What are the ethical or RRI implications and issues relating to the proposed work? If you do not think that the proposed work raises any ethical or RRI issues, explain why.

Demonstrate that you have identified and evaluated:

  • the relevant ethical or responsible research and innovation considerations
  • how you will manage these considerations

Genetic and biological risk

Does your proposed research involve any genetic or biological risk?

In respect of animals, plants or microbes, are you proposing to:

  • use genetic modification as an experimental tool, like studying gene function in a genetically modified organism
  • release genetically modified organisms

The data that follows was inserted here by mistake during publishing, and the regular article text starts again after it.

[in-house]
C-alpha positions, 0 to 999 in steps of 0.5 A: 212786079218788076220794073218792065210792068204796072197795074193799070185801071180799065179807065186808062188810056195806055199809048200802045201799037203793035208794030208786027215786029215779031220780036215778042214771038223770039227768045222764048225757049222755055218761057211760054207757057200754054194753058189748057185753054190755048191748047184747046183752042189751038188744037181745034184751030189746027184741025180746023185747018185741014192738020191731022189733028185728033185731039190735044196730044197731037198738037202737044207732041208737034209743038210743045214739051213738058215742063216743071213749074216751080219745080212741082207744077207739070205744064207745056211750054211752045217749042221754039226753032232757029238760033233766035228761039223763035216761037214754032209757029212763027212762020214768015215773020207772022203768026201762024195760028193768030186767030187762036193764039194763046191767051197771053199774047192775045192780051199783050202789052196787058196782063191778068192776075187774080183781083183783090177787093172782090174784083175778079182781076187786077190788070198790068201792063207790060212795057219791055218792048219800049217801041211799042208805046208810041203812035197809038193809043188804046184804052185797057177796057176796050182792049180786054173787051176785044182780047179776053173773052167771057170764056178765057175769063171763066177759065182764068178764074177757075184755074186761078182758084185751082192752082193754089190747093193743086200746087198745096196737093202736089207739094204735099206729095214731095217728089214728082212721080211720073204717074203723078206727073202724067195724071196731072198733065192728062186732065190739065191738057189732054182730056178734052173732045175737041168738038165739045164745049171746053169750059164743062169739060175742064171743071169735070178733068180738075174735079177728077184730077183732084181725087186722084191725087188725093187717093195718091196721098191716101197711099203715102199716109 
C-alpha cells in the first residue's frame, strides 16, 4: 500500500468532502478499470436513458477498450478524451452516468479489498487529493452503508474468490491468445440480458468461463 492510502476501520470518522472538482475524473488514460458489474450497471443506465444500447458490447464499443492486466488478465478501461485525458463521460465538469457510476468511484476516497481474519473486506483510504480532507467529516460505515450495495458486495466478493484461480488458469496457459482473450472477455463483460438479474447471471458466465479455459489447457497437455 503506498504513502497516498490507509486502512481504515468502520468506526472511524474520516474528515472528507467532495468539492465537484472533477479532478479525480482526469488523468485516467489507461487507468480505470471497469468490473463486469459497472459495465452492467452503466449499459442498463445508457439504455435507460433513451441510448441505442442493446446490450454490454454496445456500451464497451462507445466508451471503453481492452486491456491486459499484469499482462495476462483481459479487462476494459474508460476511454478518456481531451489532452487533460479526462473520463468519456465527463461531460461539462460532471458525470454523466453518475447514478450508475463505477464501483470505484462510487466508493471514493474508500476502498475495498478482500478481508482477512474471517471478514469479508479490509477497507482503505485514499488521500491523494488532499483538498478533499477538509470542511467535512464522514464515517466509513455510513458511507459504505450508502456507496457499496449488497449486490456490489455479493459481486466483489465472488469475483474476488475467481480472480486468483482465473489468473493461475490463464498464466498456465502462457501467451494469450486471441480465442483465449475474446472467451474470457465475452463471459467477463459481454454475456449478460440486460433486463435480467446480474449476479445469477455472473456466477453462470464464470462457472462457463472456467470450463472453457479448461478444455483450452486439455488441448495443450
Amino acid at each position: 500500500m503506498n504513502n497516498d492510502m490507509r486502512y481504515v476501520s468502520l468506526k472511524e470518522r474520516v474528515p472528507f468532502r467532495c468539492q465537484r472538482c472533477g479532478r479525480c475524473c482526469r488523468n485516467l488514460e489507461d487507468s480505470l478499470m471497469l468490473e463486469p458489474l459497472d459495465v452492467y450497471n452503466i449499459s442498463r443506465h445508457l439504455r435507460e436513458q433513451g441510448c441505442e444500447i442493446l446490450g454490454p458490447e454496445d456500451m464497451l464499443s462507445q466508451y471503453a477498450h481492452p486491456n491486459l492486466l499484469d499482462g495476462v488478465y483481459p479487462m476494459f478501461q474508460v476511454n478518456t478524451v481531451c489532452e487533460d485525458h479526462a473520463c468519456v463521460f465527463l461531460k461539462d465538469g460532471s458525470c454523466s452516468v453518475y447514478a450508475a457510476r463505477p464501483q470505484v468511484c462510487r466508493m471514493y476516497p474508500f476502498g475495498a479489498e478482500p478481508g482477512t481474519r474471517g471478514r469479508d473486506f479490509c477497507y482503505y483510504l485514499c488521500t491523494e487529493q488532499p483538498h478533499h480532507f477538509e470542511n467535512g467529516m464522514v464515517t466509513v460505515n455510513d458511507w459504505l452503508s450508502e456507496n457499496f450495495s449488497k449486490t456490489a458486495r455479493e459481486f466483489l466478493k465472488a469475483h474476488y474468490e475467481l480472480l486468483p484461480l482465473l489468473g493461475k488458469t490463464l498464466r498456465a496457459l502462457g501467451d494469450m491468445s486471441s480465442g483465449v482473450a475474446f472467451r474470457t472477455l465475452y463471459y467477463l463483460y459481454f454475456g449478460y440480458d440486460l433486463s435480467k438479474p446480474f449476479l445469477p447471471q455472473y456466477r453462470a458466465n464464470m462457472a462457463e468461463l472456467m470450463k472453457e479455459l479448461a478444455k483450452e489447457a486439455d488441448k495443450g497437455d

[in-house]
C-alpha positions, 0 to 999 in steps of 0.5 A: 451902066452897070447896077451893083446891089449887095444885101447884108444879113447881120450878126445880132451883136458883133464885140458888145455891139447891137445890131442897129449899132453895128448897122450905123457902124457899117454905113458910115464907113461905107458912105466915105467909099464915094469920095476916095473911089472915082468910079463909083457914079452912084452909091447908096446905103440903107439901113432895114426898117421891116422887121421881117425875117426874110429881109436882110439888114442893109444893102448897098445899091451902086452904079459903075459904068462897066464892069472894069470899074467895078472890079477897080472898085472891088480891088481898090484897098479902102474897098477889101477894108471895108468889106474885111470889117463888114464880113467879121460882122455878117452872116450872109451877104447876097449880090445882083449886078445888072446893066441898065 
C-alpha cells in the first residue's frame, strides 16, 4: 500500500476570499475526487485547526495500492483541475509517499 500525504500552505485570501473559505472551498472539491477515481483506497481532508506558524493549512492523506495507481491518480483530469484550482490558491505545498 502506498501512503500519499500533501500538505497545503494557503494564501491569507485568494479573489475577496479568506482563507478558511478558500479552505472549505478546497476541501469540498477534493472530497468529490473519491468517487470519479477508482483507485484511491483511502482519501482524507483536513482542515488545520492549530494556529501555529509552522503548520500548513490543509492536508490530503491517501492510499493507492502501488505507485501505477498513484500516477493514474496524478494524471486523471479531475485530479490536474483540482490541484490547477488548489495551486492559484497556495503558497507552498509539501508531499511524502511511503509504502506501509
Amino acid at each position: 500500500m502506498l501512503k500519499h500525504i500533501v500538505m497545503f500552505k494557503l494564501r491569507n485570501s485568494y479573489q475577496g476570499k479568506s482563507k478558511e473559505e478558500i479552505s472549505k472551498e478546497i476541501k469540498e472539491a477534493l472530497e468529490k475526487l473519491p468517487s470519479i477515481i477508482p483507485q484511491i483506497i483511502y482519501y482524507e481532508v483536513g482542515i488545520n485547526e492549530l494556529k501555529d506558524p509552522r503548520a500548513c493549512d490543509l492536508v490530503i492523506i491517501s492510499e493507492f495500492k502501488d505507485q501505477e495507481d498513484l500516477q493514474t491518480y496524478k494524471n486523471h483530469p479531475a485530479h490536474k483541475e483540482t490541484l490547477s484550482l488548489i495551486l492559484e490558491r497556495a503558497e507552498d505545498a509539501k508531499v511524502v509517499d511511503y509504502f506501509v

• ultimately develop commercial and industrial genetically modified outcomes

If yes, provide the name of any required approving body and state if approval is already in place. If it is not, provide an indicative timeframe for obtaining the required approval.

Identify the organism or organisms as a plant, animal or microbe and specify the species and which of the three categories the research relates to.

Identify the genetic and biological risks resulting from the proposed research, their implications, and any mitigation you plan on taking. Assessors will want to know you have considered the risks and their implications to justify that any identified risks do not outweigh any benefits of the proposed research.

If this does not apply to your proposed work, you will be able to indicate this in the Funding Service.

Research involving the use of animals